Previous attempts to improve and harmonise NATO’s defence planning procedures had met with limited success as they tended to focus on individual planning disciplines. Thus, in the run up to the June 2004 Istanbul Summit and in an effort to take a more holistic approach in the context of a review of defence planning procedures, there was the desire to have NATO's existing level of ambition endorsed by Allied Heads of State and Government and made public. The belief was that high-level agreement would be beneficial by giving a common approach for all Allies, drawing together various planning disciplines working towards the same goal, and obtaining financial support.

While there was no consensus with regard to the handling of the existing level of ambition, the advantages of developing a common approach for all Allies in the future were clearly appreciated. Recognising the opportunity to take a major step forward at Istanbul, NATO Heads of State and Government directed the Council in Permanent Session to produce for their consideration a comprehensive political guidance in support of the Strategic Concept for all Alliance capability issues and planning disciplines.

The CPG itself was agreed in December 2005 and has served as the basis for much of NATO’s internal work since then. However, it was only made public in November 2006 at the Riga Summit, after the Heads of State and Government who initially commissioned the document had also endorsed it.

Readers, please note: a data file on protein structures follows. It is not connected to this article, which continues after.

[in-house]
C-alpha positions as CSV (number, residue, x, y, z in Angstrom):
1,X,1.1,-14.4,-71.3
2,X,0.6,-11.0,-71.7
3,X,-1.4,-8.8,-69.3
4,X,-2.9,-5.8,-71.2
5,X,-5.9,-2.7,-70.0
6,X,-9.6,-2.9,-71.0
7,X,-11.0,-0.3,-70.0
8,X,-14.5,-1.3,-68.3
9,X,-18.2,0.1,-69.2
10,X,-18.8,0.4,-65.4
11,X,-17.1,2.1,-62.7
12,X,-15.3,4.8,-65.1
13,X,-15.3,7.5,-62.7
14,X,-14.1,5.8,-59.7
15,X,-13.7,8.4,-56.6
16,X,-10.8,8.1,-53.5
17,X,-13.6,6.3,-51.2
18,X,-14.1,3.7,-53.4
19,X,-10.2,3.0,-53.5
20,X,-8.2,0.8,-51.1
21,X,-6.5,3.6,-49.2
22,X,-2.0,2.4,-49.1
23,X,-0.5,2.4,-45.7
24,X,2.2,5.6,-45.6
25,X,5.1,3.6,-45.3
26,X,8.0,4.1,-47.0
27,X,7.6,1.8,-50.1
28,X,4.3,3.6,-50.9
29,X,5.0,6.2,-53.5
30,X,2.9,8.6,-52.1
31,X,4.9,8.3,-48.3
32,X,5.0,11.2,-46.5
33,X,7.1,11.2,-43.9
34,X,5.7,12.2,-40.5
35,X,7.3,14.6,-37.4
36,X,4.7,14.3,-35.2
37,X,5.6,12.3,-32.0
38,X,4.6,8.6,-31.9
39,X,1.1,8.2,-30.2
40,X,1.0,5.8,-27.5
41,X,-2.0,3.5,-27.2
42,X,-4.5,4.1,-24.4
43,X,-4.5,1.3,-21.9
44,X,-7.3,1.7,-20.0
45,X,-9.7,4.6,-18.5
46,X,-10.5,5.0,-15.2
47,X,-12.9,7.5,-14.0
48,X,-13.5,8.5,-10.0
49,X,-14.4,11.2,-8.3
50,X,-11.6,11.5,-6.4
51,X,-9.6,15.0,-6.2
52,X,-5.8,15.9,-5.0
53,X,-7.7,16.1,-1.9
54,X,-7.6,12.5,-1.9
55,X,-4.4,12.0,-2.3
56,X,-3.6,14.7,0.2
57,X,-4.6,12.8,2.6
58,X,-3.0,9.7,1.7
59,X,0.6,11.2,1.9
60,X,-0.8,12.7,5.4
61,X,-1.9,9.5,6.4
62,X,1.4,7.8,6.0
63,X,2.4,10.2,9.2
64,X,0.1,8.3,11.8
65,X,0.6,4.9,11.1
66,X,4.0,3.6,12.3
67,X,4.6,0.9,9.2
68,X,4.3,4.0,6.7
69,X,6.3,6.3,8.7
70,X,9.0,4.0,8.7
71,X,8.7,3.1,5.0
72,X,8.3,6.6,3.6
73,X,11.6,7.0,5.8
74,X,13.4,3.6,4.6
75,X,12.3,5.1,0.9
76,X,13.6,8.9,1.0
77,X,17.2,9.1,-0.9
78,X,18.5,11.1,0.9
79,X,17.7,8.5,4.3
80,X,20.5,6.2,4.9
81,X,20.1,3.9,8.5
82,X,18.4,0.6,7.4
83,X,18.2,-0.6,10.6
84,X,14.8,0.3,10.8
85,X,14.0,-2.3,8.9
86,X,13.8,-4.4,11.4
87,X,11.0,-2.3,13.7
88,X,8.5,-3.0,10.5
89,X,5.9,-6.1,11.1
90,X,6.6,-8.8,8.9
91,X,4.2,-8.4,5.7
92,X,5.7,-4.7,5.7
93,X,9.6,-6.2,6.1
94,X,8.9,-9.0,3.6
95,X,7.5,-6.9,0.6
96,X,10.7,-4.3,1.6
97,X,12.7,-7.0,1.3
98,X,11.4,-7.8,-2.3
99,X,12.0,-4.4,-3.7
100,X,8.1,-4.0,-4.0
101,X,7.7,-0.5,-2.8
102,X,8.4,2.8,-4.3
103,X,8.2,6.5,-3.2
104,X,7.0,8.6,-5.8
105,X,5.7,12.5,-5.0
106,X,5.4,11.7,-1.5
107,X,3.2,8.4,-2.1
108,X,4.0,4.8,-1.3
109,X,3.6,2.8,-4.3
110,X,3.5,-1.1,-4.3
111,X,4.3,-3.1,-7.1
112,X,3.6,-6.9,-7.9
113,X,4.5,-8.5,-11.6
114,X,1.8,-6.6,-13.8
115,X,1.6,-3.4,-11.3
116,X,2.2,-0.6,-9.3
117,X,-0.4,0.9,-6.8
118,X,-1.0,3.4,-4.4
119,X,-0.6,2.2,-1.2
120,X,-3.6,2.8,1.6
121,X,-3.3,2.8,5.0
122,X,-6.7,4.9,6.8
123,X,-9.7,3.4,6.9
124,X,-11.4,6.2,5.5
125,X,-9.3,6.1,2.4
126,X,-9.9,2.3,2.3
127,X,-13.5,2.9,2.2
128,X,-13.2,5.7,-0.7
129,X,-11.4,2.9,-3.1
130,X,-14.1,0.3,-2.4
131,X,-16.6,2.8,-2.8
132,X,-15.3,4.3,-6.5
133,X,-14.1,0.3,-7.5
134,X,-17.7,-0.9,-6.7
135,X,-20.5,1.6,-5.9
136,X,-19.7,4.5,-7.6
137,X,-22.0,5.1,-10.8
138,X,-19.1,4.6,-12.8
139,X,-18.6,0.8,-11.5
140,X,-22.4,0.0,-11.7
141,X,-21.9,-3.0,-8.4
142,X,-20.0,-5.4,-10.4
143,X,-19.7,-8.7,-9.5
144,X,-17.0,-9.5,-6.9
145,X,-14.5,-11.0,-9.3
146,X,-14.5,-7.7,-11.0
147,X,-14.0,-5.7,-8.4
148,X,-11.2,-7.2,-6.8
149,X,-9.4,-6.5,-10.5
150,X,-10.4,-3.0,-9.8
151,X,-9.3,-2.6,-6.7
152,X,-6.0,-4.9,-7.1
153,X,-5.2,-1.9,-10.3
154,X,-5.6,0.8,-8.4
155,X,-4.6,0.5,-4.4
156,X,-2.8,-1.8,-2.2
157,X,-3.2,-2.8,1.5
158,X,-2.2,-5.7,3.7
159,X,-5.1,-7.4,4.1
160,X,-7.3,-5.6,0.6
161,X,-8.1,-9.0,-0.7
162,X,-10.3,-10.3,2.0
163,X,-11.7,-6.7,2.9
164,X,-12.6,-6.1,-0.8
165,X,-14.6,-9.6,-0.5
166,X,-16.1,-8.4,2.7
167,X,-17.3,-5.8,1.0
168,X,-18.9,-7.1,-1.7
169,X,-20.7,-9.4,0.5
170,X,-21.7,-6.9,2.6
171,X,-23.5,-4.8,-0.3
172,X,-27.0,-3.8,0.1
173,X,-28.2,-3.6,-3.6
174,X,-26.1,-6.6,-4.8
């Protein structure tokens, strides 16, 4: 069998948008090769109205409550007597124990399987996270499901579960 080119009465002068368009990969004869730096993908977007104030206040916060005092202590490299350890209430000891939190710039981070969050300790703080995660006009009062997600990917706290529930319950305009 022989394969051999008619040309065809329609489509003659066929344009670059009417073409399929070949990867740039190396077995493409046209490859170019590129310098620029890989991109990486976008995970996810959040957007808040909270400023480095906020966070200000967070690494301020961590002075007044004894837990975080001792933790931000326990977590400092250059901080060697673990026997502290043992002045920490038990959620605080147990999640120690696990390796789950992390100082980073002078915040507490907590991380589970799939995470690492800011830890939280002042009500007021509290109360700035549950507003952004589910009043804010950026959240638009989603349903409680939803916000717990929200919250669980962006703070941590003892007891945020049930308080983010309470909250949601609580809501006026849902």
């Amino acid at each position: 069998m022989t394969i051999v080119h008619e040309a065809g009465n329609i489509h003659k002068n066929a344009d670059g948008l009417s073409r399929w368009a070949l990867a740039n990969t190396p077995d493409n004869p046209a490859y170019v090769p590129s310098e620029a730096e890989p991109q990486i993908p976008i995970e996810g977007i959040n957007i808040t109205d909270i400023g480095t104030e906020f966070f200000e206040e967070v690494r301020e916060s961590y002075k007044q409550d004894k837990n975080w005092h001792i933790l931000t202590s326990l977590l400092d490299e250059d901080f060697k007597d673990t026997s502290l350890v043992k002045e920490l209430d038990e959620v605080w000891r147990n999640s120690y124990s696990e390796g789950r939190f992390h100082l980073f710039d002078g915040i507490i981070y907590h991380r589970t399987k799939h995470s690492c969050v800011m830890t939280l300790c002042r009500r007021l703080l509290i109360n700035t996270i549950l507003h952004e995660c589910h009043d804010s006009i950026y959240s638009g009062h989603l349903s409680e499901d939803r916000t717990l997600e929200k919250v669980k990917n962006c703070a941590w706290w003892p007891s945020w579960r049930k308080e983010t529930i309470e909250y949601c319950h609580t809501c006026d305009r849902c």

Main points of the CPG

Although concise, the CPG contains much useful substance. This includes the following measures, among others. The Guidance sets out a number of more detailed capability requirements that Allies, individually and collectively, need to address further, such as: It defines NATO's top priorities among these requirements, starting with joint expeditionary forces and the capability to deploy and sustain them.

Finally, the CPG lays the foundation for a management mechanism to ensure the implementation of the CPG within the Alliance. The mechanism was in fact established in February 2006.

How the CPG affects the Alliance

Situated below the 1999 Strategic Concept but above other capability-related guidance documents such as ministerial guidance for force planning, the CPG provides a single, overarching statement of guidance which applies to all capability-related planning in the Alliance, regardless of the body or configuration in which it is conducted.

The CPG is also unique in that it answers a fundamental question germane to all capability-related planning disciplines, namely what Allies want NATO to be able to do in qualitative terms. To this end, the Guidance provides a common set of capability requirements as well as priorities.

Indeed, the Guidance has already begun to assist the various Alliance planning disciplines, other capability-related bodies and agencies, as well as the nations themselves to pursue coherent priorities. For example, Ministerial Guidance 2006 agreed by the Defence Planning Committee in June 2006 took into account the CPG, as did the Ministerial Guidance for Civil Emergency Planning agreed in January 2007. In addition, MC 550, the Military Committee's Guidance for the Military Implementation of the CPG, and its subordinate documents also reflect the CPG in practical terms. There are also numerous indications that the document is helping the transformation efforts of individual Allies.
The CPG is a high-level guidance document which provides a framework and political direction for NATO's continuing transformation